Sony Bravia KDL-40XBR2 40-inch LCD HDTV Page 2
The Short Form
|Price $3,500 / sonystyle.com / 877-865-7669|
|Expensive, but LCD picture quality doesn't get much better than what you'll see on this swanky Sony.|
|•Crisp high-def picture •Vivid, natural color •Impressive blacks and shadow detail for LCD|
|•Expensive compared to the competition|
|•1,920 x 1,080 resolution screen •Accepts native 1080p signals via HDMI •Built-in HDTV tuner •Adjustable backlight •Optional colored bezel •Inputs: 3 HDMI, VGA, 2 component-video, 3 composite-video, and 1 S-video; 2 RF antenna; 5 analog stereo audio; analog minijack stereo audio •Outputs: Optical digital audio; analog stereo audio (fixed/variable); headphone •43.8 x 28.3 x 12.8 in; 77 lb|
The Sony Bravia KDL-40XBR2's Warm2 color-temp preset measured closest to the 6,500° kelvin grayscale standard. After adjustments in the White Balance submenu, grayscale tracking measured around ±200°K from 40 to 100 IRE - a good level of performance. The TV displayed only minor color-decoder error on its HDMI and component-video inputs, measuring -5% red. Overscan - the amount of picture "hidden" behind the edges of the screen - measured 0% for both the HDMI and component-video inputs with the Full Pixel modes active and varied from 3% to 7% for the set's other screen options.
Both 1080i/p and 720p-format test patterns were fully resolved for all high-def inputs, though the component-video connection exhibited a fair amount of noise on the last bar of a multiburst pattern. A slight amount of edge enhancement was visible on all inputs, even with the sharpness control zeroed out and the Detail and Edge Enhancer settings off. Full Lab Results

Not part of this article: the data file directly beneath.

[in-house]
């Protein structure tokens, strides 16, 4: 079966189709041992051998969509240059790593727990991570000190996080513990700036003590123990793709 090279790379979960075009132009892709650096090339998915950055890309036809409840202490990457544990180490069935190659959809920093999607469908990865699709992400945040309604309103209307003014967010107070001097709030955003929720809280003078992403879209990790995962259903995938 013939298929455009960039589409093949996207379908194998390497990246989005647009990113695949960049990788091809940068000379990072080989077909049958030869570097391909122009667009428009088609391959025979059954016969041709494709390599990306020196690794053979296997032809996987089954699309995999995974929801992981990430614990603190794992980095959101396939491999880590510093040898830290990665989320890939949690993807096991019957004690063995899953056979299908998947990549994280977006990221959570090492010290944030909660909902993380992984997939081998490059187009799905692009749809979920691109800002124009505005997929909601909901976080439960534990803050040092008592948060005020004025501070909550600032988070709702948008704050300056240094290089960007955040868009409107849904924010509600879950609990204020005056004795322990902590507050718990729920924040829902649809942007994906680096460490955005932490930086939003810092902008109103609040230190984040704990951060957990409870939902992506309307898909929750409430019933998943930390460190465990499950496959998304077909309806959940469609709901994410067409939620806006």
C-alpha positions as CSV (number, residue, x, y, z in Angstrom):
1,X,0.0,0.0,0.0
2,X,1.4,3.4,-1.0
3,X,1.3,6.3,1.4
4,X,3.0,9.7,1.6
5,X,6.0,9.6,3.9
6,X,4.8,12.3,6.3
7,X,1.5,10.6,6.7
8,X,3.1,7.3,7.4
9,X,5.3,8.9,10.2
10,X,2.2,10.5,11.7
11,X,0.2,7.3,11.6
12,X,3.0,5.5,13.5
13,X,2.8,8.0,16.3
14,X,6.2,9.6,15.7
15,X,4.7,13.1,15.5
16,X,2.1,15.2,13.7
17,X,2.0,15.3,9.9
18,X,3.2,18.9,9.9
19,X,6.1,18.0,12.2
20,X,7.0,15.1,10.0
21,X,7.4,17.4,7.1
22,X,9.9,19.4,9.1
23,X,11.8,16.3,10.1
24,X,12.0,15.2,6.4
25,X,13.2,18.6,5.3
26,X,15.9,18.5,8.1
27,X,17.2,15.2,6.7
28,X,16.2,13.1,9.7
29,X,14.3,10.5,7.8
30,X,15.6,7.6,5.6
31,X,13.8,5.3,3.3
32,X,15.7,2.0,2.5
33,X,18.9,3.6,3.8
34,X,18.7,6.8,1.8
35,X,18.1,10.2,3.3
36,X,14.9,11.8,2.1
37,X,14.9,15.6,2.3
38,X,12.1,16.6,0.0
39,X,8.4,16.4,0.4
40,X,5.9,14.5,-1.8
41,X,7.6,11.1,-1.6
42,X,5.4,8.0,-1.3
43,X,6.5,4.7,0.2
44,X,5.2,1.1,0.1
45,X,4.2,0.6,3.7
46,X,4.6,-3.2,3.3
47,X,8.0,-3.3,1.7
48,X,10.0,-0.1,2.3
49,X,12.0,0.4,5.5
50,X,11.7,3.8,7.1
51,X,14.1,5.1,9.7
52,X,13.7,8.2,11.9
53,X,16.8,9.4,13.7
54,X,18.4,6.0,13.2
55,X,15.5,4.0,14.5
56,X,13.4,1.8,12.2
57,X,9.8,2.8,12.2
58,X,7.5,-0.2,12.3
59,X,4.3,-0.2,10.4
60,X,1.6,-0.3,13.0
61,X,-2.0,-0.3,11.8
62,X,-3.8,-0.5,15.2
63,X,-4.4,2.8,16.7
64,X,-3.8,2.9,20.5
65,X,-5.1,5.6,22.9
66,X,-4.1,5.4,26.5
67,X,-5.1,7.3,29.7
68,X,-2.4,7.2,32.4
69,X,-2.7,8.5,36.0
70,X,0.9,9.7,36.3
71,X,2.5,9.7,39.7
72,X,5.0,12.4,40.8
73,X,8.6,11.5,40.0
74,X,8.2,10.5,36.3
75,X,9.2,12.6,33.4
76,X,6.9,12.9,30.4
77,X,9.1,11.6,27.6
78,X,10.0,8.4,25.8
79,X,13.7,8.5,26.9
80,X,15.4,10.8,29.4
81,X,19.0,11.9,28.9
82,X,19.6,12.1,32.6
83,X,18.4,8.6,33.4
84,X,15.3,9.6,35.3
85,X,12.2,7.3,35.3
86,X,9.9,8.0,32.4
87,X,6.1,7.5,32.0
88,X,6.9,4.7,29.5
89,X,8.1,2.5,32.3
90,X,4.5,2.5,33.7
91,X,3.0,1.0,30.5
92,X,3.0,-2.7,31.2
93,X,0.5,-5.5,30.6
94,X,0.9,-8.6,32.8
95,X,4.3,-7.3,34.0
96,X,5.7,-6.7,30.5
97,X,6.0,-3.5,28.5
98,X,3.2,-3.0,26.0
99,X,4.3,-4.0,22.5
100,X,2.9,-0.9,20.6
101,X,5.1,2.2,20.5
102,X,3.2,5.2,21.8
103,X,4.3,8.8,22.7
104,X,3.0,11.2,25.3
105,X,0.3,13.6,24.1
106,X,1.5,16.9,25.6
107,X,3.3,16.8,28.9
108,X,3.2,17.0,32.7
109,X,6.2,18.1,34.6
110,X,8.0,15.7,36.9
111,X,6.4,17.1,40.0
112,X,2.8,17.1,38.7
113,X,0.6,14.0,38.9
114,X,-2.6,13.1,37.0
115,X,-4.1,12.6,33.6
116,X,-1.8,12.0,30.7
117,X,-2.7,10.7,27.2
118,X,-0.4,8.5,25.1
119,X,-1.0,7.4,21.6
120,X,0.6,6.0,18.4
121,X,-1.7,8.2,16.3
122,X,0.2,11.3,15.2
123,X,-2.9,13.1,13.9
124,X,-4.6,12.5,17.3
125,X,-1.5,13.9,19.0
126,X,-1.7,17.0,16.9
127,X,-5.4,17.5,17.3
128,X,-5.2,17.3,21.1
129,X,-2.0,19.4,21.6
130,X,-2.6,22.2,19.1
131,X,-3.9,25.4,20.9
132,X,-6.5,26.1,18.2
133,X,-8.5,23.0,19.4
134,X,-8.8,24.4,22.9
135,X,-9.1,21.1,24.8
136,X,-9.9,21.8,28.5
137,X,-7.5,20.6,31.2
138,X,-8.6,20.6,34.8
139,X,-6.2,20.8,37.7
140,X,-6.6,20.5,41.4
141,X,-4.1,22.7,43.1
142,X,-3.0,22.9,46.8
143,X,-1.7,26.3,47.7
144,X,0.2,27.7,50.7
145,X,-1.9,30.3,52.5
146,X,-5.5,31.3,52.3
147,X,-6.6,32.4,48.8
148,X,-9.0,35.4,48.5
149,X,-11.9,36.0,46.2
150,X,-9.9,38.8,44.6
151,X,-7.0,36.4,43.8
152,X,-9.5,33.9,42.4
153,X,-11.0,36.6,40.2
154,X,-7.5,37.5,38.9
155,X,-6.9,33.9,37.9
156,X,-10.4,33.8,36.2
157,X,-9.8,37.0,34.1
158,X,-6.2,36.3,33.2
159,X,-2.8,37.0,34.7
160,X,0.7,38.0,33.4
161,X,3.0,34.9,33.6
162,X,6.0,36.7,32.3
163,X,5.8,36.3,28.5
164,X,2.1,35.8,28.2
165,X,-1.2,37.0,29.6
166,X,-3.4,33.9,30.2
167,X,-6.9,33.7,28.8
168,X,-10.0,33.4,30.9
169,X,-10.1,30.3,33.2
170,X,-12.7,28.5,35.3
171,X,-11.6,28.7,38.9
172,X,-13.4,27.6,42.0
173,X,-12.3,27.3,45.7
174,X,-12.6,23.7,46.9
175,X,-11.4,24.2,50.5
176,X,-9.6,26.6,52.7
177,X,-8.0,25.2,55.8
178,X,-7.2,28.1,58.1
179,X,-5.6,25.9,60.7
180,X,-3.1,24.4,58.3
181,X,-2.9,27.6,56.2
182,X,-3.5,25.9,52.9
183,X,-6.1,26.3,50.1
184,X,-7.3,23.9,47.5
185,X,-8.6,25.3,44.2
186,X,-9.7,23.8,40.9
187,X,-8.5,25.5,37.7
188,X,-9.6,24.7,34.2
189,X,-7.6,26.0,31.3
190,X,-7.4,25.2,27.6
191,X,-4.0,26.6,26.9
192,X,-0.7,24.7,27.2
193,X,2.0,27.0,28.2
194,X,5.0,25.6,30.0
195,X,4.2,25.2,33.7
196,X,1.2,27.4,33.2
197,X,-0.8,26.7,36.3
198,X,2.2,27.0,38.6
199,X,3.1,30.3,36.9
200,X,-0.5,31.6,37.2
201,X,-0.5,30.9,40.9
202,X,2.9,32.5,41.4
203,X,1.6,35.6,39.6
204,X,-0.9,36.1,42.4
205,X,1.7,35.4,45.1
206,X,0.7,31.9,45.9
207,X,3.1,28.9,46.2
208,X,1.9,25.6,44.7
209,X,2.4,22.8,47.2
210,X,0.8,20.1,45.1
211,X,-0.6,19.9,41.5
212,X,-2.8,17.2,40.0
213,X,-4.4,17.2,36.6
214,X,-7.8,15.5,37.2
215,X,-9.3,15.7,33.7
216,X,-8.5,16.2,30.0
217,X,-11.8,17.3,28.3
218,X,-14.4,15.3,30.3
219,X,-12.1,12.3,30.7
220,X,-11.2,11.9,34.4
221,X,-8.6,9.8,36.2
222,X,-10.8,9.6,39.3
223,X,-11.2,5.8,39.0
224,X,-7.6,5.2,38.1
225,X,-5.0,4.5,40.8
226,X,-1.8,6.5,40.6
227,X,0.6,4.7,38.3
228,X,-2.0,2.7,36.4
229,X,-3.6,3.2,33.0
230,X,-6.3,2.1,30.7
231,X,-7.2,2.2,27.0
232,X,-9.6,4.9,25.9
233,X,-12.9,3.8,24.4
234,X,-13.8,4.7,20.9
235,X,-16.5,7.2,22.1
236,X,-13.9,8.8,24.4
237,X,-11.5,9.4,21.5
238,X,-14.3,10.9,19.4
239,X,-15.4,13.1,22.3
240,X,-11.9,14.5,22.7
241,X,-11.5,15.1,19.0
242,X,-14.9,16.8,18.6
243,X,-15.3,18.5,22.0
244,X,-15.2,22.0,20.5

Like other Sony TVs I've recently tested, the KDL-40XBR2 comes loaded with useful picture adjustments: White Balance control with high and low red, green, and blue settings; a variable backlight to deepen black levels; a four-step Advanced Contrast Enhancer that automatically optimizes backlight and contrast settings according to the image content; a selectable Color Matrix to optimize colors for standard or high-def programs; and variable Overscan with a pixel-for-pixel option. Best of all, adjustments you make to these and any of the Sony's numerous other picture settings are stored independently for each input.
After selecting the Warm2 color-temperature preset, I made a few additional grayscale tweaks in the White Balance menu. I also chose the low Gamma and Advanced C.E. settings; normal Color Space (a setting that lets you expand the range of colors displayed on the TV); and low Noise Reduction. With a screen this small, there's no way to appreciate the full resolution of 1080-format high-def programs unless you sit 5 feet or closer to the TV (the eye can't process that level of detail from any farther away). Finding 5 feet kind of claustrophobic, I decided to forego the Sony's ultra-high-rez benefits and evaluate it from my normal 8-foot viewing span.
PICTURE QUALITY The HD DVD of Friday Night Lights looked very crisp on the Sony, with an overhead shot of the Odessa, Texas, football stadium clearly revealing the texture of the scrubby landscape surrounding the field. Fine grid lines in both the parking lot and the field looked solid, and I was impressed at how distinct the mesh texture on the polo shirt of fanatical football dad Charles Billingsley (played by country singer Tim McGraw) looked in a medium shot of him shouting from the bleachers.
Although the colors in Friday Night Lights are intentionally muted and pale, the actors' skin tones came across as completely natural. Taking another look into those bleachers, McGraw's tanned face looked clearly different from his girlfriend's pale complexion, while the mugs of the old-timers in the background showed a range of florid hues. Brightly colored images also came off well. Moving on to a scene from the Happy Gilmore HD DVD in which Adam Sandler shows off his golfing skills, the red, blue, and purple flowers in the background looked appealingly rich.